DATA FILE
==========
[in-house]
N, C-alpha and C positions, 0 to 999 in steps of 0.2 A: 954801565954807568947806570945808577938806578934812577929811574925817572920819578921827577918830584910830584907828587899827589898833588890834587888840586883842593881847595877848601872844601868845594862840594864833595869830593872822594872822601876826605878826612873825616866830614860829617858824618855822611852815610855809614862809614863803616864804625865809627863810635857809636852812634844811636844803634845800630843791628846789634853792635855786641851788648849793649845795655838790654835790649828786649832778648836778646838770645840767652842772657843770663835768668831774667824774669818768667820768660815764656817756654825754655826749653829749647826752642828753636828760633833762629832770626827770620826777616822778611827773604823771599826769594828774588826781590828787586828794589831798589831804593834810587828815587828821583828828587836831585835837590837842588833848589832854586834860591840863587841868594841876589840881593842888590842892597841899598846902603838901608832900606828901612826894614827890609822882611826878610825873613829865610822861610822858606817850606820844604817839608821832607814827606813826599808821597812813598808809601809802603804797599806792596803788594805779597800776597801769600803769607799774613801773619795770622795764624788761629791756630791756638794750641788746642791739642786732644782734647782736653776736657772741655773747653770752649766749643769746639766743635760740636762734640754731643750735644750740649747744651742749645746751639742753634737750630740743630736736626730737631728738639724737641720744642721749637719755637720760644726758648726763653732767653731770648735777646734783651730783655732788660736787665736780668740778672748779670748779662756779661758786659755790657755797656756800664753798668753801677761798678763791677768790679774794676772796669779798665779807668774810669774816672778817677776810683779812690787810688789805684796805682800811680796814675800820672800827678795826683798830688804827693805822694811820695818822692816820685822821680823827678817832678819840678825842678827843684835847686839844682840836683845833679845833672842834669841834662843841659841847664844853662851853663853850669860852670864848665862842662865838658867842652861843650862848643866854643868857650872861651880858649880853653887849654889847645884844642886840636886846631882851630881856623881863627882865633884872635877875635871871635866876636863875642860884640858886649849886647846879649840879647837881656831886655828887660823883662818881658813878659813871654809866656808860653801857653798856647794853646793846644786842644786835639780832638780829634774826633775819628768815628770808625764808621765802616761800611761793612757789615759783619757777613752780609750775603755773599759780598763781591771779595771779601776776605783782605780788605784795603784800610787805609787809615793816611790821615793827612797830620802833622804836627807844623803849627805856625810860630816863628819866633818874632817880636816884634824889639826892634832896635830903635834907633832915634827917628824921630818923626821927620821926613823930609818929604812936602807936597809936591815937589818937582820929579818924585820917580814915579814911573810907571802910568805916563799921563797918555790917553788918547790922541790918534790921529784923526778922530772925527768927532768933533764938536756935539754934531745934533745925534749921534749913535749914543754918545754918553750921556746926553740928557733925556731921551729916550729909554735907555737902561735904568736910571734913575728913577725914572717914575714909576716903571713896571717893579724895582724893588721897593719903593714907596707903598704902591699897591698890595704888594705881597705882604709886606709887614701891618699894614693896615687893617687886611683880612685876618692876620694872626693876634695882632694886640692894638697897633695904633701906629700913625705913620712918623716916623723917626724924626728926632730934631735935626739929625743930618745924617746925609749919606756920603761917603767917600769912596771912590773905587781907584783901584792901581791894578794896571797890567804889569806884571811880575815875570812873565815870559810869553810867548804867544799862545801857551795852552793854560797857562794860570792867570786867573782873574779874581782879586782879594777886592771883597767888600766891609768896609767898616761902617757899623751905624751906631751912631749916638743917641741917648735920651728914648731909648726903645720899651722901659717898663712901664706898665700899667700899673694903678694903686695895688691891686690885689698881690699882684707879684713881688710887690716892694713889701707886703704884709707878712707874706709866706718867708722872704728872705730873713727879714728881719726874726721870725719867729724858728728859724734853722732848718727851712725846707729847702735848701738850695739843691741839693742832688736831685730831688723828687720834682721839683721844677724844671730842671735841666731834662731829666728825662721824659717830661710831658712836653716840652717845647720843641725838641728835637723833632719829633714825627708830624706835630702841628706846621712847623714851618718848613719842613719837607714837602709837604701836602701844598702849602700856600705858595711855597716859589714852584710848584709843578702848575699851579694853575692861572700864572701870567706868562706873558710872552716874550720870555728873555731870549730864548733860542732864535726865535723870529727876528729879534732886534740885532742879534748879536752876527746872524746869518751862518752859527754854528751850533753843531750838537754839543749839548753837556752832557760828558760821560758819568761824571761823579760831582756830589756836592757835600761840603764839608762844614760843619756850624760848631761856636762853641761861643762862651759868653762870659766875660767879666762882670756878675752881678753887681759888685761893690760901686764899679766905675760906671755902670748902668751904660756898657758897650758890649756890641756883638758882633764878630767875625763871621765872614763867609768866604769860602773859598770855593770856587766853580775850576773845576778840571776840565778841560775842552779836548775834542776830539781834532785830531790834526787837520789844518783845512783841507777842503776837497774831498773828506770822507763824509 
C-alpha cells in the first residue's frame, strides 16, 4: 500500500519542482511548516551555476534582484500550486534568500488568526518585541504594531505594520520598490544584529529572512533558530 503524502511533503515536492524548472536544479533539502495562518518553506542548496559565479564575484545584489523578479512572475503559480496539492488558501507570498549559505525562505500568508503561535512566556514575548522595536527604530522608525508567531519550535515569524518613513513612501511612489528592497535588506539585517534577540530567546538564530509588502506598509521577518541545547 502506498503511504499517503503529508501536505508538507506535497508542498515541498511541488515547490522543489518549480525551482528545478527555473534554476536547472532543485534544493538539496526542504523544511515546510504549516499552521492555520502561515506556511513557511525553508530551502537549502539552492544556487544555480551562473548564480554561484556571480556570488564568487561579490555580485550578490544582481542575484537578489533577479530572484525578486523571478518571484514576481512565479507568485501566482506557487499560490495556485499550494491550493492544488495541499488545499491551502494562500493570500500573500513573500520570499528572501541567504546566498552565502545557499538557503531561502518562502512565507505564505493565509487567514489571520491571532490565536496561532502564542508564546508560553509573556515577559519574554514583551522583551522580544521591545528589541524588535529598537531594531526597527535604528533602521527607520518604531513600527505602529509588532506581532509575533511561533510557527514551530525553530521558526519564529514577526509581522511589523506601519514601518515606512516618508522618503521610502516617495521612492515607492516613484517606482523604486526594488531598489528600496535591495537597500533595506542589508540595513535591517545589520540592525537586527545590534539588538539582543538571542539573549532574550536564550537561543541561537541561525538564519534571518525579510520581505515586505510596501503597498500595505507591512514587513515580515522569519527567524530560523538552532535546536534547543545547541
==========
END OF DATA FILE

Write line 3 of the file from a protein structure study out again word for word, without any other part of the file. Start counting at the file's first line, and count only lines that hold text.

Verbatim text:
C-alpha cells in the first residue's frame, strides 16, 4: 500500500519542482511548516551555476534582484500550486534568500488568526518585541504594531505594520520598490544584529529572512533558530 503524502511533503515536492524548472536544479533539502495562518518553506542548496559565479564575484545584489523578479512572475503559480496539492488558501507570498549559505525562505500568508503561535512566556514575548522595536527604530522608525508567531519550535515569524518613513513612501511612489528592497535588506539585517534577540530567546538564530509588502506598509521577518541545547 502506498503511504499517503503529508501536505508538507506535497508542498515541498511541488515547490522543489518549480525551482528545478527555473534554476536547472532543485534544493538539496526542504523544511515546510504549516499552521492555520502561515506556511513557511525553508530551502537549502539552492544556487544555480551562473548564480554561484556571480556570488564568487561579490555580485550578490544582481542575484537578489533577479530572484525578486523571478518571484514576481512565479507568485501566482506557487499560490495556485499550494491550493492544488495541499488545499491551502494562500493570500500573500513573500520570499528572501541567504546566498552565502545557499538557503531561502518562502512565507505564505493565509487567514489571520491571532490565536496561532502564542508564546508560553509573556515577559519574554514583551522583551522580544521591545528589541524588535529598537531594531526597527535604528533602521527607520518604531513600527505602529509588532506581532509575533511561533510557527514551530525553530521558526519564529514577526509581522511589523506601519514601518515606512516618508522618503521610502516617495521612492515607492516613484517606482523604486526594488531598489528600496535591495537597500533595506542589508540595513535591517545589520540592525537586527545590534539588538539582543538571542539573549532574550536564550537561543541561537541561525538564519534571518525579510520581505515586505510596501503597498500595505507591512514587513515580515522569519527567524530560523538552532535546536534547543545547541